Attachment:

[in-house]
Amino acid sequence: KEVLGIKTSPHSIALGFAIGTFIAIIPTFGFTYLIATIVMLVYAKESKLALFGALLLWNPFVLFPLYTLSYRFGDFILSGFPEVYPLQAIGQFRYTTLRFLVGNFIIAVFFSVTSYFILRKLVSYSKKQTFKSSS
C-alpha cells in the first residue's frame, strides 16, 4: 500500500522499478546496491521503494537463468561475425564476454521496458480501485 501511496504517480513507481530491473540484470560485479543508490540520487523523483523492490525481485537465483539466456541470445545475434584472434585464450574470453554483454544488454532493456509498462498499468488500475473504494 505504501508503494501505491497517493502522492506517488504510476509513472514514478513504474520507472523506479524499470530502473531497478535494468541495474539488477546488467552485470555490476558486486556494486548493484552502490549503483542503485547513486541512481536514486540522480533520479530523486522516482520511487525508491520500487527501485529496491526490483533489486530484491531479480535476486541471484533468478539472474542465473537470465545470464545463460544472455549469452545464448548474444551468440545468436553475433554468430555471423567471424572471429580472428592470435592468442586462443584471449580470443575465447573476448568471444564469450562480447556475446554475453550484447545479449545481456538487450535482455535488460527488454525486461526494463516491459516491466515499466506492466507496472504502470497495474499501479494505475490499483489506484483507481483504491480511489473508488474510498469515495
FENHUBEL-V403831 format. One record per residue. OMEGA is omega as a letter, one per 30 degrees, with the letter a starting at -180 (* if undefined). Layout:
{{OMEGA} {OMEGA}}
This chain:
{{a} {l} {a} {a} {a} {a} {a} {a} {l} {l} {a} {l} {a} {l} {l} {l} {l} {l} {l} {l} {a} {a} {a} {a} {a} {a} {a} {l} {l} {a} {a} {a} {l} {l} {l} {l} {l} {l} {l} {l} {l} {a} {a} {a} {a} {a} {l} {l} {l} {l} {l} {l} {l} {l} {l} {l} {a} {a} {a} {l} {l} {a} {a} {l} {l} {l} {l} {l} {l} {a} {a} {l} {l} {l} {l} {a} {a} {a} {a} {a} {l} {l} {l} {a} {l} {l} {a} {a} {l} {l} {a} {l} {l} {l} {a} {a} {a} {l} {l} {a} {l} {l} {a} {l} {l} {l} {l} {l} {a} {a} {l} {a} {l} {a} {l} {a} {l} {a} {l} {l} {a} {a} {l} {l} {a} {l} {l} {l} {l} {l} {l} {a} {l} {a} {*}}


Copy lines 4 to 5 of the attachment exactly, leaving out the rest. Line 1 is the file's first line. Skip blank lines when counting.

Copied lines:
FENHUBEL-V403831 format. One record per residue. OMEGA is omega as a letter, one per 30 degrees, with the letter a starting at -180 (* if undefined). Layout:
{{OMEGA} {OMEGA}}